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thofe, whofe Unhappiness it will be to be SERM. IV. too well-acquainted with the Original. Here the Body preffed down the Soul, and the earthly Tabernacle the Mind, that mufed upon many Things: But when the Soul fhall be clothed with refined Matter, which will not encumber her in her Operations; her whole Duration will be one continued Stretch of Thought, without any Pause or Intermiffion. And what a Mifery muft it be to be thinking still; and yet to have little or nothing to think on, but endless Mifery? To be at once deprived of all fenfual Delights, and cut off from the Enjoyment of rational and fubftantial Blifs, is a Mifery that we cannot now conceive, and-may we never feel!
That this may never be our Portion, let us, IIIdly, Attend to fuch practical Inferences, as arise from what I have before laid down.
ift, Beware of evil Habits. It is impoffible to overcome intirely our first Nature; and it is next to impoffible to overcome long ftanding Habits, which are our Second Nature. To deftroy the Power of Vice is like laying the Ax to the Root of the
SERM.IV.Tree: And it is not one Stroke, however
vigorous, or one Endeavour, which will
Sleep, into which they fink back again, cr overcome by the dead Weight, which hangs upon them." Take Care then of your Actions: Every evil Action is a Step towards an evil Habit; and every evil Habit is a Step towards that bottomlefsGulph, from which there is no Return. For when once ill Habits are rivetted in the Soul, you are miserable for ever, by a Neceffity of Nature: you have made yourself an Object incapable of Mercy, and indisposed to receive the Communications of the divine Favour. Let it be acknowledged that a fincere and thorough Repentance, implying an entire Change of the Heart, can never
be too late; but let it be likewife granted, SERM.IV. that a late Repentance is very seldom in this Senfe fincere. If the Man were reinstated in his former Health, Eafe poffibly might recant the Vows, that were made in Pain, as null and void.
2dly, As you are to avoid evil Habits, be fure betimes to acquire good Habits, as the neceffary Qualifications for Heaven. Some feem to think, that Religion confists in fome broken disjointed Acts of Piety: But let them not deceive themselves: True Religion confifts in the inward Frame of the Mind, in the standing Bent of the Inclinations, in fettled Habits of Piety constantly refiding in the Breaft, and, as often as there is Opportunity, breaking forth into outward Acts. Thus a Man fhall think himself devout, if he now and then occafionally fays his Prayers, and frequents the public Worship; though he often abfents himself upon every flight Occafion, upon no Occafion at all. But let him not deceive himfelf: If he were really devout, he would have a Relish for Acts of Piety, his Heart would cleave ftedfaftly unto God: and then he would not neglect private or public Prayers upon frivolous Pretences. Thus again a Man shall think himself cha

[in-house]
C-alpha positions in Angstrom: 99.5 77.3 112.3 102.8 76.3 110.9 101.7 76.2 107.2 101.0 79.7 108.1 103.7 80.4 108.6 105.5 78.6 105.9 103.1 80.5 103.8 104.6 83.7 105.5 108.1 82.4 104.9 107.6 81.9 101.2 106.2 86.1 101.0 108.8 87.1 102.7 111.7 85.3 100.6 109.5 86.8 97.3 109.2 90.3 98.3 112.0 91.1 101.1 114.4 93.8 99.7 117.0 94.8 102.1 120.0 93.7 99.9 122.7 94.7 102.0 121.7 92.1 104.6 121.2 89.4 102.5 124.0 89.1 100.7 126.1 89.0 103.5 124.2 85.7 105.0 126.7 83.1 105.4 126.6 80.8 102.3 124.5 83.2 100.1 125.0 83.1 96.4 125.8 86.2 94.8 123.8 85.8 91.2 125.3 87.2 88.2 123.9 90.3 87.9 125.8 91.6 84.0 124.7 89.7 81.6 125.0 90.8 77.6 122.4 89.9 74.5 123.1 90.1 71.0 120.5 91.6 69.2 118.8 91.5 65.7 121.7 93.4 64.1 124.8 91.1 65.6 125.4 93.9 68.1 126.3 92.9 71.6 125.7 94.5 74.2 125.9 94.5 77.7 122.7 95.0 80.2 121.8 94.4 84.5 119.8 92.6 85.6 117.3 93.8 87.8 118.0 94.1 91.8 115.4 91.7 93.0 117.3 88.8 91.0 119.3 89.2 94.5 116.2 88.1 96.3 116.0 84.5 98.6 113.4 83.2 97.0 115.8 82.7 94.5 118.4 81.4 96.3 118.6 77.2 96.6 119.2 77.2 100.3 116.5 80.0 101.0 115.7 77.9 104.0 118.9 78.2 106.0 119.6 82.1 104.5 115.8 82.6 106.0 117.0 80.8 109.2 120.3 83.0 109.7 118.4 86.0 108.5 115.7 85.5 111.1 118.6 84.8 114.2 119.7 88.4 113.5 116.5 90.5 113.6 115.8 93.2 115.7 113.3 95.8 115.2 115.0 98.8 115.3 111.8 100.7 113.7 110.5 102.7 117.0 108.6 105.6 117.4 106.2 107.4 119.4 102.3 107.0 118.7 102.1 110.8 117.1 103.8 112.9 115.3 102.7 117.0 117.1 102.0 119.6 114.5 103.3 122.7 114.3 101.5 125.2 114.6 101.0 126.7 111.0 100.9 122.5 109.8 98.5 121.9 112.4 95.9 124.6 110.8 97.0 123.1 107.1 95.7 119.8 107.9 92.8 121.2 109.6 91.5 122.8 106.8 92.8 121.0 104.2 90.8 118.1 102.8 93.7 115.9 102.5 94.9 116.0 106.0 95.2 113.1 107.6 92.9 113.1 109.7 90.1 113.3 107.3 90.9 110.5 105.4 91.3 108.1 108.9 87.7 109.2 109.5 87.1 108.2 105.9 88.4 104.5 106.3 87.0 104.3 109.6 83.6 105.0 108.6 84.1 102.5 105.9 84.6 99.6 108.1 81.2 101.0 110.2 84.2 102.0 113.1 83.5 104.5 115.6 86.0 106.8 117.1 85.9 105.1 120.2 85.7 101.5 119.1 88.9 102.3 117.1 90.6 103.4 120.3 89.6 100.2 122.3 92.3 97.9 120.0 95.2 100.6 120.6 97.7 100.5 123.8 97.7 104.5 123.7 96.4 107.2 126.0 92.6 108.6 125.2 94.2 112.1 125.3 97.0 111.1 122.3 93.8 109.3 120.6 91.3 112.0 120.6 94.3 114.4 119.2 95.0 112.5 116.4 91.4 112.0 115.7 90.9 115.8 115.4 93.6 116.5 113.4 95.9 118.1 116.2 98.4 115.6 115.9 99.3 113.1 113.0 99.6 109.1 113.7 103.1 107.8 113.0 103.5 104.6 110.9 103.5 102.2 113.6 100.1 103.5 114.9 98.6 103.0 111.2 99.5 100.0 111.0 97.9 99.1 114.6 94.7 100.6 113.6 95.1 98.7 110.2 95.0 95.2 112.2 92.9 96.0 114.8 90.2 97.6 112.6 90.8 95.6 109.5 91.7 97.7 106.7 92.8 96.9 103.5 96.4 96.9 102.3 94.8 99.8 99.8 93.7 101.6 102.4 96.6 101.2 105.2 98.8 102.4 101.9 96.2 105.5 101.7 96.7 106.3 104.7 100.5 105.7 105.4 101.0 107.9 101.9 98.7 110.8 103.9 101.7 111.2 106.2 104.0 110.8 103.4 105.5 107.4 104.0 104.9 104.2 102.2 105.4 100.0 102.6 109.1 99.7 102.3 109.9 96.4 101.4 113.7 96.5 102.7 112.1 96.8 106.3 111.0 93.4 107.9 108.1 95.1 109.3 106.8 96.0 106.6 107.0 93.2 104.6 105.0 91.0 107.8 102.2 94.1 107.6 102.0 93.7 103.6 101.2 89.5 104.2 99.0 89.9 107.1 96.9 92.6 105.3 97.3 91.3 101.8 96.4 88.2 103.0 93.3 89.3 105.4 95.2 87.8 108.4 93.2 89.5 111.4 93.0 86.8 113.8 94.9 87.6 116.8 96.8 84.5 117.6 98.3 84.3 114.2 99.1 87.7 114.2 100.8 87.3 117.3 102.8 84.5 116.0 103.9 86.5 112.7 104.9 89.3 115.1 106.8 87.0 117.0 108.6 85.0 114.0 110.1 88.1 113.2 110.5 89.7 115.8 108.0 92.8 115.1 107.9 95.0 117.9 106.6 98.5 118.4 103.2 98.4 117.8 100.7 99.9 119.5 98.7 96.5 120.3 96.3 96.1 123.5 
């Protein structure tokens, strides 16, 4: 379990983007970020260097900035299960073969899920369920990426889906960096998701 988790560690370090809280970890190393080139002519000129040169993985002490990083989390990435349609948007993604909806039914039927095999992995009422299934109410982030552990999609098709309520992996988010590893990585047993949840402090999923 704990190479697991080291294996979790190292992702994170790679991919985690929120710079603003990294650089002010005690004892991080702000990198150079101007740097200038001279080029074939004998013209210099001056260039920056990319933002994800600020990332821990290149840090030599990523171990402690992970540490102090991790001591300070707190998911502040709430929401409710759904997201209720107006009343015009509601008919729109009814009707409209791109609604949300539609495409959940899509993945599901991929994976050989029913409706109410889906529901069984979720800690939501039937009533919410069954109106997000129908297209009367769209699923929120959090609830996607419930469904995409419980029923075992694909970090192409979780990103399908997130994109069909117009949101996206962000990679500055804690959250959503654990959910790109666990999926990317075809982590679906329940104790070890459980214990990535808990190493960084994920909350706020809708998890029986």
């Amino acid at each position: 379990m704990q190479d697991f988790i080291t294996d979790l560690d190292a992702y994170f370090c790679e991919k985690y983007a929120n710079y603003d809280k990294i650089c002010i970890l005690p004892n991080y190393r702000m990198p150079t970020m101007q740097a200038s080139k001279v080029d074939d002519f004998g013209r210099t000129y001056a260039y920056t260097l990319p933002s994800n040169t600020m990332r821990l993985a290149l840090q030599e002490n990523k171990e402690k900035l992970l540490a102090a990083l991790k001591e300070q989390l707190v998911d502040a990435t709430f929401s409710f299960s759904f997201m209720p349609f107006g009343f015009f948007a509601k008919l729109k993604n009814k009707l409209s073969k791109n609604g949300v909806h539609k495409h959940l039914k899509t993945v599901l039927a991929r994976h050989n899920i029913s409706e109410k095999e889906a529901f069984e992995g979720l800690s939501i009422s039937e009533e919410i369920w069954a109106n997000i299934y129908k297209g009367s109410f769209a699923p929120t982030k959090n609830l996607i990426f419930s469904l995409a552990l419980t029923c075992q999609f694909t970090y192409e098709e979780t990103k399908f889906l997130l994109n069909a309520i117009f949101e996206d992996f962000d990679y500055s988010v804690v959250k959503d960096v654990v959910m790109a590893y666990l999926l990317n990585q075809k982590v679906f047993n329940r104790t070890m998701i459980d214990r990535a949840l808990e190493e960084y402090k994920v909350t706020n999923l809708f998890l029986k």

SERM. IV. ritable, because he now and then performs occafional tranfient Acts of Charity: But he alone is a charitable Man, who loves Mercy and Charity, and fheweth that he loves them, by the main Tenor and Current of his Actions; who, with a strong Benevolence of Soul, is glad to relieve proper Objects of Charity when he can; and fincerely forry when he cannot. And yet the very forrows of the Charitable give more fubftantial Satisfaction than the Joys of the Selfish. For Compaffion for the Distrest (a Sorrow of which the Charitable are most fufceptible) gives them to understand, that the habitual Difpofition of their Mind is right: And he, who does not feel that lovely Difpofition within, muft want a Pleasure, the Absence of which no other Pleasure can counterbalance. He is a thoroughly good Man, who has often tried and found his Virtue genuine, and clear of all Oftentation; who, inftead of boasting or complaining, loves to conceal the Good he does, and the Ills he suffers; who thinks that Happiness scarce any at all, which is folitary and uncommunicated; as Paradise was no Paradise to Adam, till he had a Partner of it. Till we have acquired an habitually-good Bent of Temper, we have not acquired thofe Qualifications, which
are the main Ground-work and Founda-SERM.IV.
tion of our future Happiness: We are not meet to be Partakers of the Inheritance of the Saints in Light.
Therefore, 3dly, Let us all confider, that our future Mifery or Happiness depends upon our prefent Behaviour. Our Happinefs in Manhood depends upon those early Accomplishments, which we have acquired in our younger Years. If that proper SeedTime of Life be neglected, we must expect no Harvest in the Autumn of it. Juft fo our Felicity in another Life must be owing to the Preparations we make for it here. And what we must be to all Eternity, will be the Confequence of what we have been in this World.
There is a certain Fool-hardinefs prevailing among us in Relation to a future State. Men live as carelessly or profligately, as if they never were to depart this Life; and then depart this Life with as much Stupidity and Hardness of Heart, as if they never were to live again. They ruth unprepared into the Prefence of the juft, the holy Legislator of the whole World, as inconfiderately and audaciously, as the Horfe rushes to the Battle, a Creature not capable of being frighted with Confequences, because incapable of reflecting